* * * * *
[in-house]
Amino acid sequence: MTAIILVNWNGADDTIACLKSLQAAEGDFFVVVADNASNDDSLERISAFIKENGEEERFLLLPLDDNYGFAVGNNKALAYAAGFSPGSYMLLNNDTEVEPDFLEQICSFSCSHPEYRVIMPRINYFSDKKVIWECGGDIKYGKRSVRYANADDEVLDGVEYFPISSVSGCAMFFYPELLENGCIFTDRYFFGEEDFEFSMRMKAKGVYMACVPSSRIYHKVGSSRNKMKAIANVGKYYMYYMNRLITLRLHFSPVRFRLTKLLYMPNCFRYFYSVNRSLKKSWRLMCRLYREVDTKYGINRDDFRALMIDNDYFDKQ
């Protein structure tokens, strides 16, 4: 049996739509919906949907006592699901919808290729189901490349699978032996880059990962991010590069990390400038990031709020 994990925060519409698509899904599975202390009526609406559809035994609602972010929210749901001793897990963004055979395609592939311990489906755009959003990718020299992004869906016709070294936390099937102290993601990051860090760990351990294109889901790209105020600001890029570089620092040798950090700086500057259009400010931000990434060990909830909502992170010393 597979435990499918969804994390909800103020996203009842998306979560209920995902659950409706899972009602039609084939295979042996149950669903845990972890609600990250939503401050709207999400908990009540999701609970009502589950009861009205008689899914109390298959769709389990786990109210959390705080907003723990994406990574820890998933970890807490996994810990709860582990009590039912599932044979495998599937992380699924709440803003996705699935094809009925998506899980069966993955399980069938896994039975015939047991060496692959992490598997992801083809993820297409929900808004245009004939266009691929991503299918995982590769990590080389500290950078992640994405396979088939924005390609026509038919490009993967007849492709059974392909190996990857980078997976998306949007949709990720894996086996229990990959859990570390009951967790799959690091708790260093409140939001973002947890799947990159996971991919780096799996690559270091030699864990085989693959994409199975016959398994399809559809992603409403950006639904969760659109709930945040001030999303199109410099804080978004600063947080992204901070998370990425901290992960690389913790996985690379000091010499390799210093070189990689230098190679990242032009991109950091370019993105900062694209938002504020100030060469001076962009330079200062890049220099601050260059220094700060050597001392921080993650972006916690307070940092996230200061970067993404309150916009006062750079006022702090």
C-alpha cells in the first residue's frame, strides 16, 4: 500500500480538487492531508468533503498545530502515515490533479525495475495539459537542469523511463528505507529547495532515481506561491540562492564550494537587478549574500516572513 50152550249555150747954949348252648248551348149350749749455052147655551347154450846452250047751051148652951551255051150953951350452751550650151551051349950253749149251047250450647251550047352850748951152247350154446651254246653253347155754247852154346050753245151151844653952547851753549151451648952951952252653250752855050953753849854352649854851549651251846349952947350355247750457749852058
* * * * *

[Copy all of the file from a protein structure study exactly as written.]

[in-house]
Amino acid sequence: MTAIILVNWNGADDTIACLKSLQAAEGDFFVVVADNASNDDSLERISAFIKENGEEERFLLLPLDDNYGFAVGNNKALAYAAGFSPGSYMLLNNDTEVEPDFLEQICSFSCSHPEYRVIMPRINYFSDKKVIWECGGDIKYGKRSVRYANADDEVLDGVEYFPISSVSGCAMFFYPELLENGCIFTDRYFFGEEDFEFSMRMKAKGVYMACVPSSRIYHKVGSSRNKMKAIANVGKYYMYYMNRLITLRLHFSPVRFRLTKLLYMPNCFRYFYSVNRSLKKSWRLMCRLYREVDTKYGINRDDFRALMIDNDYFDKQ
């Protein structure tokens, strides 16, 4: 049996739509919906949907006592699901919808290729189901490349699978032996880059990962991010590069990390400038990031709020 994990925060519409698509899904599975202390009526609406559809035994609602972010929210749901001793897990963004055979395609592939311990489906755009959003990718020299992004869906016709070294936390099937102290993601990051860090760990351990294109889901790209105020600001890029570089620092040798950090700086500057259009400010931000990434060990909830909502992170010393 597979435990499918969804994390909800103020996203009842998306979560209920995902659950409706899972009602039609084939295979042996149950669903845990972890609600990250939503401050709207999400908990009540999701609970009502589950009861009205008689899914109390298959769709389990786990109210959390705080907003723990994406990574820890998933970890807490996994810990709860582990009590039912599932044979495998599937992380699924709440803003996705699935094809009925998506899980069966993955399980069938896994039975015939047991060496692959992490598997992801083809993820297409929900808004245009004939266009691929991503299918995982590769990590080389500290950078992640994405396979088939924005390609026509038919490009993967007849492709059974392909190996990857980078997976998306949007949709990720894996086996229990990959859990570390009951967790799959690091708790260093409140939001973002947890799947990159996971991919780096799996690559270091030699864990085989693959994409199975016959398994399809559809992603409403950006639904969760659109709930945040001030999303199109410099804080978004600063947080992204901070998370990425901290992960690389913790996985690379000091010499390799210093070189990689230098190679990242032009991109950091370019993105900062694209938002504020100030060469001076962009330079200062890049220099601050260059220094700060050597001392921080993650972006916690307070940092996230200061970067993404309150916009006062750079006022702090």
C-alpha cells in the first residue's frame, strides 16, 4: 500500500480538487492531508468533503498545530502515515490533479525495475495539459537542469523511463528505507529547495532515481506561491540562492564550494537587478549574500516572513 50152550249555150747954949348252648248551348149350749749455052147655551347154450846452250047751051148652951551255051150953951350452751550650151551051349950253749149251047250450647251550047352850748951152247350154446651254246653253347155754247852154346050753245151151844653952547851753549151451648952951952252653250752855050953753849854352649854851549651251846349952947350355247750457749852058